Although much of the East Coast of the U.S. was hammered by a massive winter storm, the dire predictions of "historic" snowfalls in some areas, particularly New York City and Philadelphia, failed to materialize, prompting criticism of meteorologists and public officials.

One forecaster at the U.S. National Weather Service, which called the storm a "crippling and potentially historic blizzard," drew attention for taking to Twitter to say sorry. 

"My deepest apologies to many key decision-makers and so many members of the public," wrote Gary Szatkowski, the
meteorologist in charge of the organization's office in Mount Holly, N.J. "You made a lot of tough decisions expecting us to get it right, and we didn’t. Once again, I'm sorry."

A Facebook page from the U.S. National Weather Service acknowledged that there was much less snow than predicted in their forecasts.

"The science of forecasting storms, while continually improving, still can be subject to error, especially if we're on the edge of the heavy precipitation shield," the statement said. "Efforts, including research, are already underway to more easily communicate that forecast uncertainty."

Computer models

The storm tracked further east than forecasters expected, sparing some areas but dumping heaps of snow in Boston and New England. The Maritimes also received heavy snow and blizzard conditions  

"There is still a lot of complexity and it is still an imperfect science," said Peter Kimbell, warning preparedness meteorologist at Environment Canada. 

However, he rejected the notion that forecasters get the weather wrong most of the time. 

"We actually get it right a lot of the time," he said. "And it all depends on your perspective of what getting it right is.
If we say we're going to get 15 centimetres of snow and we get 12, is that good or not good?"

While Philadelphia, New York and New Jersey had braced for 30 to 60 centimetres of snow, they got far less than that. New York City received about 20 centimetres, Philadelphia a mere 2.5 centimetres or so. New Jersey got up to 20 centimetres.​ 

On the other hand, Massachusetts and Connecticut were some of the hardest hit areas with as much as 60 centimetres of snow. 

Boston could receive up to 64 centimetres of accumulation, approaching the record of 69.85 cm set in February 2003.

A blizzard warning remained in effect for much of Massachusetts and Rhode Island, where snow was expected to fall throughout the day at a rate as high as five to eight centimetres an hour.

'Not as complex as the atmosphere'

Forecasters rely on measurements taken from a variety of locations both on and offshore, including surface stations, weather balloons and buoys off the coast, as well as information obtained from radar and satellites.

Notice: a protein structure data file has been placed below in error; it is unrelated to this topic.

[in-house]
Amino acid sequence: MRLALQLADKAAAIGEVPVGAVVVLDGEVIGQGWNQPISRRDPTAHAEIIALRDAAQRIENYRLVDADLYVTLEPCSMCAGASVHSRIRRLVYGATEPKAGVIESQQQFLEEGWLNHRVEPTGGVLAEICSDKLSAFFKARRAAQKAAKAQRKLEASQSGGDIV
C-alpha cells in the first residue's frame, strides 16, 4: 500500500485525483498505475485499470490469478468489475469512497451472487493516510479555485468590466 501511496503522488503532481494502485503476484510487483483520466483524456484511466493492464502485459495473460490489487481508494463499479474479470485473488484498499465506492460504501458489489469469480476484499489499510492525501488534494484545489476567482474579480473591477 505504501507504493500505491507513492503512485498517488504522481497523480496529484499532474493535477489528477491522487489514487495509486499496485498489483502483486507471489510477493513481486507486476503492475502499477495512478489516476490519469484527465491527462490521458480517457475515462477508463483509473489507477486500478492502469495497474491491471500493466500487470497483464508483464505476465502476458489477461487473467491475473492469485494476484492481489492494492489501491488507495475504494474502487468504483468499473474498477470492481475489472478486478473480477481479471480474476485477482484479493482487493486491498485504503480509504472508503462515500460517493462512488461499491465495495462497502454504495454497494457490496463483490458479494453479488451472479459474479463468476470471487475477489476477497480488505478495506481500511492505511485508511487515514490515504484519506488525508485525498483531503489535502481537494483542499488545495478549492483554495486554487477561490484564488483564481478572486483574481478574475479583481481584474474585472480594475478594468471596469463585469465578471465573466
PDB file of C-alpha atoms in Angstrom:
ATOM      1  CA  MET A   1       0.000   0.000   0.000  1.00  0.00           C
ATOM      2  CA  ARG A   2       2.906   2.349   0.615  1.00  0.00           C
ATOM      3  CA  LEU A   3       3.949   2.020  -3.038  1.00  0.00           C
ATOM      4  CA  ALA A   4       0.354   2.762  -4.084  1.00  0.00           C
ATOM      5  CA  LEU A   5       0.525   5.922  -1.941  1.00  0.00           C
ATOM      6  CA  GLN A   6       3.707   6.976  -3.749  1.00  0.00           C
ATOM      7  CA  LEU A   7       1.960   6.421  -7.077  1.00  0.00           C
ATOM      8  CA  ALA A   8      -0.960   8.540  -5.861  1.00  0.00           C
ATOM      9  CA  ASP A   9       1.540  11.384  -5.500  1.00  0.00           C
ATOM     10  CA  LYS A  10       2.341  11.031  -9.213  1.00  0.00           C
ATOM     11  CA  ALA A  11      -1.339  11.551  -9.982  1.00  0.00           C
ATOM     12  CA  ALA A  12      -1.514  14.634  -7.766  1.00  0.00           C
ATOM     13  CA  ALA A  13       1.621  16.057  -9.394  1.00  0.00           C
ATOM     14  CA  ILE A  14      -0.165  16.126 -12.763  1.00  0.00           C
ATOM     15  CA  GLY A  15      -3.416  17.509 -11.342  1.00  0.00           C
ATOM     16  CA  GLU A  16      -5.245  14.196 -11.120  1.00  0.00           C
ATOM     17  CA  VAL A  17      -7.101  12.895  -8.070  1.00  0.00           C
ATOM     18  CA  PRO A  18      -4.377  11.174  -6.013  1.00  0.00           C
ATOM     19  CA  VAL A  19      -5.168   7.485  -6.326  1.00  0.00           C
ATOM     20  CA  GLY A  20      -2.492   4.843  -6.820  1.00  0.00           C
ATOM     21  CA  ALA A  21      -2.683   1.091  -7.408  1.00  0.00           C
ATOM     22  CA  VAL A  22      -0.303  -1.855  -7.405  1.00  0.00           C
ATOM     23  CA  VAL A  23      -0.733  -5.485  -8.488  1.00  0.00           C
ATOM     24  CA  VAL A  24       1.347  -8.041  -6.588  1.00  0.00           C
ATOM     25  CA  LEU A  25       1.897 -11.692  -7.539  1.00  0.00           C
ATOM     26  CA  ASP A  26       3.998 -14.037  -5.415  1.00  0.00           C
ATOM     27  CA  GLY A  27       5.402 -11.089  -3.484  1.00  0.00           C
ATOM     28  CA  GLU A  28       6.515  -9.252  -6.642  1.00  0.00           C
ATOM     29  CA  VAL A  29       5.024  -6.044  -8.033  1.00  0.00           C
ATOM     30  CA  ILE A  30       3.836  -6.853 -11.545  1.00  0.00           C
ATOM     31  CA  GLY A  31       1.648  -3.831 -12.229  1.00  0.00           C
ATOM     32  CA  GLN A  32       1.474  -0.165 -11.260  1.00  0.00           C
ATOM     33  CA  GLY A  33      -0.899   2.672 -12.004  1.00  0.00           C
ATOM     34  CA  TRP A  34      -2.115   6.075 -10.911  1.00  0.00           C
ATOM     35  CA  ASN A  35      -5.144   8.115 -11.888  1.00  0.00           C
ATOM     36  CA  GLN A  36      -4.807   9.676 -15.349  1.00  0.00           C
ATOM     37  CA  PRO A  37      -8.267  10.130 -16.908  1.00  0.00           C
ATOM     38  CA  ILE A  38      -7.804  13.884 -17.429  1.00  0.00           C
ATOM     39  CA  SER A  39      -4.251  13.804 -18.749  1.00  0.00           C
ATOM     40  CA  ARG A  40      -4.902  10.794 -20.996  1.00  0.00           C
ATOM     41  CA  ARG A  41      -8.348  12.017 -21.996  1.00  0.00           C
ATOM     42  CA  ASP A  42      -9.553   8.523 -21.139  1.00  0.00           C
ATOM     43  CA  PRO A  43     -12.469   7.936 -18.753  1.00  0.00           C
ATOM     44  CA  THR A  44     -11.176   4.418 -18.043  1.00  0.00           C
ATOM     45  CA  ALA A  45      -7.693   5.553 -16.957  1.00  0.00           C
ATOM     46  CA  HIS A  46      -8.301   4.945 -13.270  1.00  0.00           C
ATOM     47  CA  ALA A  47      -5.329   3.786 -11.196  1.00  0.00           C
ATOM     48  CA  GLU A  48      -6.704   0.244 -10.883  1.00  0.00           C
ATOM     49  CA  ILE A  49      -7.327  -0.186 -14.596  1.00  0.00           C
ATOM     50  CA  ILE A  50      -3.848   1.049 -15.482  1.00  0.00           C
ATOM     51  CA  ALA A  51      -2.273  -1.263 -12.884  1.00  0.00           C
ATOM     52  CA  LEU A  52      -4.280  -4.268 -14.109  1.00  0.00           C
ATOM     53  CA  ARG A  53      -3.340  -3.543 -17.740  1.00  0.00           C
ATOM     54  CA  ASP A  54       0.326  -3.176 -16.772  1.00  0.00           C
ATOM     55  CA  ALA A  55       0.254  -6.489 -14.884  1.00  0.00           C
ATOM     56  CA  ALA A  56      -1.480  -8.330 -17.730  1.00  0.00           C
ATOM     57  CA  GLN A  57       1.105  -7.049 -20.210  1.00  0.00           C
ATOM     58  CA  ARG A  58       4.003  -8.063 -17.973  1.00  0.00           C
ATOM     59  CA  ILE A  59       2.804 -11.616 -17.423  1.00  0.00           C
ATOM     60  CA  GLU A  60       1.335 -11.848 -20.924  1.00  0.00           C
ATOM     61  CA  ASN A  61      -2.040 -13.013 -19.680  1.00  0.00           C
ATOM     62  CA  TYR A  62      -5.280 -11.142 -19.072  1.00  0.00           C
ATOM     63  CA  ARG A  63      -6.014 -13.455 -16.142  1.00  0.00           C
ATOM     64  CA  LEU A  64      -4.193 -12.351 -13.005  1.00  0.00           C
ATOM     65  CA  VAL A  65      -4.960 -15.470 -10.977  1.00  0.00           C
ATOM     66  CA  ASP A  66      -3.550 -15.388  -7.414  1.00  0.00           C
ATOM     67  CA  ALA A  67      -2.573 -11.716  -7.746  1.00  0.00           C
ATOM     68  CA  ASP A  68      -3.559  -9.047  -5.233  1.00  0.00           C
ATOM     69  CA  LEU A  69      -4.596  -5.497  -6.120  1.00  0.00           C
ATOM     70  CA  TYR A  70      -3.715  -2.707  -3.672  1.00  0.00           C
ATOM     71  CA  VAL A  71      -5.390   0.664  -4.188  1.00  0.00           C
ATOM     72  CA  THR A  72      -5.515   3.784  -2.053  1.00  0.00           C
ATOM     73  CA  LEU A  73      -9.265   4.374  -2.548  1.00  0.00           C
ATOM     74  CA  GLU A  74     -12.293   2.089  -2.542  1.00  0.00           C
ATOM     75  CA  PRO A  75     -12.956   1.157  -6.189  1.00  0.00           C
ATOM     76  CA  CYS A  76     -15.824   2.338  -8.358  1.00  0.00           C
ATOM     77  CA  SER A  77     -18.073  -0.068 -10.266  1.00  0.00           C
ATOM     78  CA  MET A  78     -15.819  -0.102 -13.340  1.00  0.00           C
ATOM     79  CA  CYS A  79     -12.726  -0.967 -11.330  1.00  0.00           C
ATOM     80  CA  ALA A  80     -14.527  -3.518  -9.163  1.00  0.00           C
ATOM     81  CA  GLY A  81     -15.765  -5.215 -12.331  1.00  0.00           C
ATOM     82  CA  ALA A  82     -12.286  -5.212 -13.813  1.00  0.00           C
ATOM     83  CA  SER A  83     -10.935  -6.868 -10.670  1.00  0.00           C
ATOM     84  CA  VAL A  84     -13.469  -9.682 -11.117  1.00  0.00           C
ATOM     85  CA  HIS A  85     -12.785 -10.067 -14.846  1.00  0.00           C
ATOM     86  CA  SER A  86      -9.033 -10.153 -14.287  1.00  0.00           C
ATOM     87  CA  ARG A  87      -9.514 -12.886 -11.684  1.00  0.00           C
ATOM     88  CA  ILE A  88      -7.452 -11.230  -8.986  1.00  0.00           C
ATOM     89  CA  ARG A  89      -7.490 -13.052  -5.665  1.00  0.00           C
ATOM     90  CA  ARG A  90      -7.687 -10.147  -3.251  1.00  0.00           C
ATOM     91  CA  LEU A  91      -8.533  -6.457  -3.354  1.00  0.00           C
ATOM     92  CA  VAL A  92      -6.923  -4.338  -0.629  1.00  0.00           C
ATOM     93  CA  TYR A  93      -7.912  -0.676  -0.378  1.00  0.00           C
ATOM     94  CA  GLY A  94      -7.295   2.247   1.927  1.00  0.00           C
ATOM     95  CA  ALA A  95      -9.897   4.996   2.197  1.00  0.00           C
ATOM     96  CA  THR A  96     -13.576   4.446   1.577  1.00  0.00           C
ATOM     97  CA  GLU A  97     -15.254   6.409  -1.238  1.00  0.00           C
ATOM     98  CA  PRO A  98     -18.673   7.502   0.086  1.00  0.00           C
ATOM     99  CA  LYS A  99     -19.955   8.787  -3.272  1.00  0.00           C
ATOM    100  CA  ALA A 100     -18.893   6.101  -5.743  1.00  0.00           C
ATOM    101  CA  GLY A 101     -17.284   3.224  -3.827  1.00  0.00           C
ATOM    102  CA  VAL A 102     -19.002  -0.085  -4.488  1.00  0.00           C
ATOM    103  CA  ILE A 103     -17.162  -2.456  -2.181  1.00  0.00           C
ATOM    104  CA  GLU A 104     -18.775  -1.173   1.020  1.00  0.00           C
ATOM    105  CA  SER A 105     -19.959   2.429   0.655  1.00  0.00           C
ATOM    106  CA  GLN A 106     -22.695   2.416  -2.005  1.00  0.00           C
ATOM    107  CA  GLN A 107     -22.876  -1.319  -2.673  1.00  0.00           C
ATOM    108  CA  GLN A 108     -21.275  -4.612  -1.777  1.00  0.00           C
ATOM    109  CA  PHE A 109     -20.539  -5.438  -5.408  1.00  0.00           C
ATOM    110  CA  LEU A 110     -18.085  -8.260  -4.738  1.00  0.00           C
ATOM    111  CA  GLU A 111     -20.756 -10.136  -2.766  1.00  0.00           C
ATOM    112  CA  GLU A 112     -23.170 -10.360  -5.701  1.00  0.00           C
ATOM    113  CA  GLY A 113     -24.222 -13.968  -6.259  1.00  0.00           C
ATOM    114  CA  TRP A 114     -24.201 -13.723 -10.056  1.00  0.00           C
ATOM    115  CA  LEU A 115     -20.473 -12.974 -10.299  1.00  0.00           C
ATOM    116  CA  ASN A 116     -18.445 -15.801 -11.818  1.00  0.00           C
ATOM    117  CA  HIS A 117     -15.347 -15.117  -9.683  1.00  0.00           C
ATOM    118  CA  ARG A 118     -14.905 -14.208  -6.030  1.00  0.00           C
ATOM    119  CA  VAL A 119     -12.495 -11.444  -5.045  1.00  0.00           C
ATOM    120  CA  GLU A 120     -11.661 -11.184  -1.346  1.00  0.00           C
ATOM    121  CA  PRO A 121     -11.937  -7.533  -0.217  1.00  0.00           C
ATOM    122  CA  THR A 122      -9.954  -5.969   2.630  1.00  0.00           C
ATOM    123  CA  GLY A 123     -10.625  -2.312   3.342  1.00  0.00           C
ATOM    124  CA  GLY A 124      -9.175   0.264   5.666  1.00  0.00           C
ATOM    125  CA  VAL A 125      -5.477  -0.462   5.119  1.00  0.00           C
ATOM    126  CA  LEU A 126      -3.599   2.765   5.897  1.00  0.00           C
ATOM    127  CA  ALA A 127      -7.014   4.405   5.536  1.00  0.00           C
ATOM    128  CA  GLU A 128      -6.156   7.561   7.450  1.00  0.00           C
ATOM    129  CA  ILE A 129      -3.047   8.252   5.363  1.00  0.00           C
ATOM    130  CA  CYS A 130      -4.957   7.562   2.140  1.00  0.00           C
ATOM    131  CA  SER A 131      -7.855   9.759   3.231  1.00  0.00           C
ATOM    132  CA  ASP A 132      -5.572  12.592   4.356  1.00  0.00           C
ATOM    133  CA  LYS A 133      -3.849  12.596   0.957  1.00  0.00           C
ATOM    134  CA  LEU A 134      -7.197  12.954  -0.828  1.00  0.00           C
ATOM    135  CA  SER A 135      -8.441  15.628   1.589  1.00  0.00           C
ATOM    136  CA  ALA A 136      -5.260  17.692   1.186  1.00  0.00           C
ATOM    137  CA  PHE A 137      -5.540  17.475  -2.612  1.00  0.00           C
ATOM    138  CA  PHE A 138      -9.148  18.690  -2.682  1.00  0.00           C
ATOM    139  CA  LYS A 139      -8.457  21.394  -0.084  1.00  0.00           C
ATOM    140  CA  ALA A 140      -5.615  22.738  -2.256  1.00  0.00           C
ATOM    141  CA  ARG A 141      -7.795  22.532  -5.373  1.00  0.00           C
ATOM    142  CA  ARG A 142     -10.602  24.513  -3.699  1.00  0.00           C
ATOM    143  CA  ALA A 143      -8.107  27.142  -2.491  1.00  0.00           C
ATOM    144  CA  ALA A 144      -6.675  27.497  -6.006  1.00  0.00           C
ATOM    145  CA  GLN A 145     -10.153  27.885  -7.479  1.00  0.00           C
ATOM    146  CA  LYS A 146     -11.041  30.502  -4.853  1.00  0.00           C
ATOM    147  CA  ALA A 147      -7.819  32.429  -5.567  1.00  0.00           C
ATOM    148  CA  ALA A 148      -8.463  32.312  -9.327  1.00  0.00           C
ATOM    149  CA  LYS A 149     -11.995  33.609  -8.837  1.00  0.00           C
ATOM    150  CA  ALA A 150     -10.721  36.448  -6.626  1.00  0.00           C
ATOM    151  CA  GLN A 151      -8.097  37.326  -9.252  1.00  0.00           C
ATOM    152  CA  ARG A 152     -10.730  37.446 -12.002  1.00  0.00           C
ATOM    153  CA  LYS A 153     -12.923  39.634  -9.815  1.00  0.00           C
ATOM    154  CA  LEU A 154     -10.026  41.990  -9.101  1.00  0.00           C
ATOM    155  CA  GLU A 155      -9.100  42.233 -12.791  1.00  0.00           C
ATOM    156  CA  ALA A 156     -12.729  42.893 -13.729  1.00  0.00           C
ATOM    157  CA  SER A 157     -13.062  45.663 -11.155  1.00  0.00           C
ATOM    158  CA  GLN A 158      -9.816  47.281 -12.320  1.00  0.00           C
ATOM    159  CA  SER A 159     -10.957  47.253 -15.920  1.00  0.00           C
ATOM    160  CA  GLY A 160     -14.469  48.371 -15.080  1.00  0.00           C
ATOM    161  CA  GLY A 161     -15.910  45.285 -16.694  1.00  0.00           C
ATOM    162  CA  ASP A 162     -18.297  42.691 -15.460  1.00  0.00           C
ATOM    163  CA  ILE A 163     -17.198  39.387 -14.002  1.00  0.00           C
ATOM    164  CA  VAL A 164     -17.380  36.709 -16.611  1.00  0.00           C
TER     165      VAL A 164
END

The data, which includes temperature, wind speed, barometric pressure and wave height, are fed into computer models that predict what conditions will likely be. Forecasters also will compare the outcomes from a variety of different models to get a more accurate prediction. 

Part of the problem, meteorologists say, is that there is just not enough initial data because it is impossible to have sensors to gather data in every part of the atmosphere. It is ultimately an incomplete picture of the conditions.

"So, basically there are holes in these measurements because we don't have surface measurements everywhere," said Ian Folkins, from the department of physics and atmospheric science at Dalhousie University in Halifax.

The discrepancy between what can be measured and put into the model, and the current conditions everywhere on the planet creates distortions in the forecast the further out it predicts.

"The forecast model is not as complex as the atmosphere," said CBC metereologist Jay Scotland. 

Kimbell said forecasts are also continually improving as the models become more complex. 

"Our four-day forecast today is as good as a three-day forecast was 10 years ago," he said. 

'Rock and a hard place'

Kimbell said meteorologists at Environment Canada have the leeway to err on the side of caution, particularly when issuing warnings when public safety is at stake. 

"It's better to say there is going to be a bad storm and save lives than to minimize it and be wrong on the other side and actually it's worse and the impacts are severe," he said. 

For instance, he said the weather agency might issue a snowfall warning in Toronto for the city's first winter storm if conditions are just below the threshold that would normally trigger the alert. This will signal to drivers, some of whom may be still getting used to driving in the snow, that they should be careful. 

Officials in New York and New Jersey Tuesday defended their decisions to shutter public transit and close roads ahead of the storm once it became clear that some areas were largely spared.

"I would rather, if there is a lean one way or another, lean towards safety because I have seen the consequences the other way and it gets very frightening very quickly," said New York Gov. Andrew Cuomo. 

Scotland said forecasters cannot always err on the side of caution, because if they do people may start to take warnings of dangerous conditions less seriously in the future. 

"They are kind of caught between a rock and hard place," he said. 

With files from The Associated Press, Reuters